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MSU’s Mullen In Favor Of A Four-Week Summer Break For Coaches

gfx - they said itAs college sports fans wait to see if the NCAA backs away from the controversial rule changes its scheduled to adopt this summer, coaches and administrators continue to share their two cents.  Today, Mississippi State’s Dan Mullen is a pair of pennies lighter thanks to an interview with Michael Carvell of The Atlanta Journal-Constitution.

In case you’re wondering, Mullen likes the idea of sending unlimited text messages to recruits and he’s also in favor of an early signing period.  He also gave his take on the NCAA’s decision to erase dead periods from the recruiting calendar.  Many believe that decision will lead to an overload of communication for the prospects as well as to a further loss of family time for coaches.  (“If the rival school’s coach is texting on Christmas Day, I’d better be texting on Christmas Day.”)

Mullen has a solution:

 

“I don’t want to want to sound like a non-worker, but everybody worries about these new rules, and how you will be working 24 hours per day.  They want to know where is your down time?  If they want a time for where coaches have to shut it down, then you designate four weeks in the summer where you’re completely off.  You can do no recruiting during those four weeks, and you’ve eliminated the problem for all coaches.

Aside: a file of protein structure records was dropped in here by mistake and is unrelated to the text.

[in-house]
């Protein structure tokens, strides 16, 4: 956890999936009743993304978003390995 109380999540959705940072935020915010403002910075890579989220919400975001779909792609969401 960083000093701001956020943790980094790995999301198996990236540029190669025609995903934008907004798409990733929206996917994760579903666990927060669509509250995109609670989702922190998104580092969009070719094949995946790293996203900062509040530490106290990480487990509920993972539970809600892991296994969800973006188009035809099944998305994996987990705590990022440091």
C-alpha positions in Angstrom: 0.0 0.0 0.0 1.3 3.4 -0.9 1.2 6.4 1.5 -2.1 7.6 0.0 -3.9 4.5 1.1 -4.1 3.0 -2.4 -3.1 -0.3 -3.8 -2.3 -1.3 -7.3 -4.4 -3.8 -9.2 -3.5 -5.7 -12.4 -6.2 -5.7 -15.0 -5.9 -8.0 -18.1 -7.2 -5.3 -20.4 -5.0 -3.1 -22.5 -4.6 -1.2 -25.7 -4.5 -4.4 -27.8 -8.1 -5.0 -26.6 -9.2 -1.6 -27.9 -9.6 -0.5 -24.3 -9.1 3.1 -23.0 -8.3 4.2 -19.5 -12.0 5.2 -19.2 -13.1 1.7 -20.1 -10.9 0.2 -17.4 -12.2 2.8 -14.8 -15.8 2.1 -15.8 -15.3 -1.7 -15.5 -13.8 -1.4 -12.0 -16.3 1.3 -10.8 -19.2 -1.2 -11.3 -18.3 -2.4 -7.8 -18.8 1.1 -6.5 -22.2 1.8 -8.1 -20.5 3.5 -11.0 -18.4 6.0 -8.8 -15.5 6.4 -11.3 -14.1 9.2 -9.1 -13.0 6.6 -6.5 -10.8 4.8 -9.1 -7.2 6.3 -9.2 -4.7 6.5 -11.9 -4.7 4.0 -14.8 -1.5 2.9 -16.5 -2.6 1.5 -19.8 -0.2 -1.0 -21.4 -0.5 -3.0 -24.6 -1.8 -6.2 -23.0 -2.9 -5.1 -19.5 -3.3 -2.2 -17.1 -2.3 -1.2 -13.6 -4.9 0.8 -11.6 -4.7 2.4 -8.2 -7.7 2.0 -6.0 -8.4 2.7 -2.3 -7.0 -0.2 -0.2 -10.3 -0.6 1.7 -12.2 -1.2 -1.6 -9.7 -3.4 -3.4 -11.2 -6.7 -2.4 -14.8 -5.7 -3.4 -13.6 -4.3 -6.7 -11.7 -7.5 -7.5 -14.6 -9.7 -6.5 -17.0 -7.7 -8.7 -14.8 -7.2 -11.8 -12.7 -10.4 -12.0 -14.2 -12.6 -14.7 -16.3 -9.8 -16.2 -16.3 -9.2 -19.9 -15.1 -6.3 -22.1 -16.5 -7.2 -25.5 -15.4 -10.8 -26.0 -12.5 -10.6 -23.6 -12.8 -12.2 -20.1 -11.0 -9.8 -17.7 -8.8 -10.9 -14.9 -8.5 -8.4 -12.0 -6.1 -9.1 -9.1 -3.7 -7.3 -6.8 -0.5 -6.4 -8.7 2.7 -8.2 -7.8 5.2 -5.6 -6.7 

Currently, we have eight weeks where we’re not allowed to do anything with our (current) players.  You can do that for coaches with recruiting, too.  You would let the schools pick their four weeks because schools get out earlier in the South than they do up North.  Schools up North, they would need later recruiting times to do camps and summer visits.  You can pick your four weeks, and move from there.  So for four weeks, you can’t do anything during the summer.”

 

If the NCAA presidents are looking for a happy medium between the over-regulated system of the past and the anarchy that’s currently scheduled to take effect, Mullen’s plan would fit that bill.  Allowing recruits and coaches at least some relief from the recruiting war would not be a bad way to go.

The only problem with Mullen’s plan is giving schools the opportunity to pick their own off weeks.  Some recruits — whether the situation has been explained to them or not — won’t understand why Coach X stops calling for a month while Coach Y continues to dial and text.  Other than that, we’d give Mullen’s idea the MrSEC.com stamp of approval.

 


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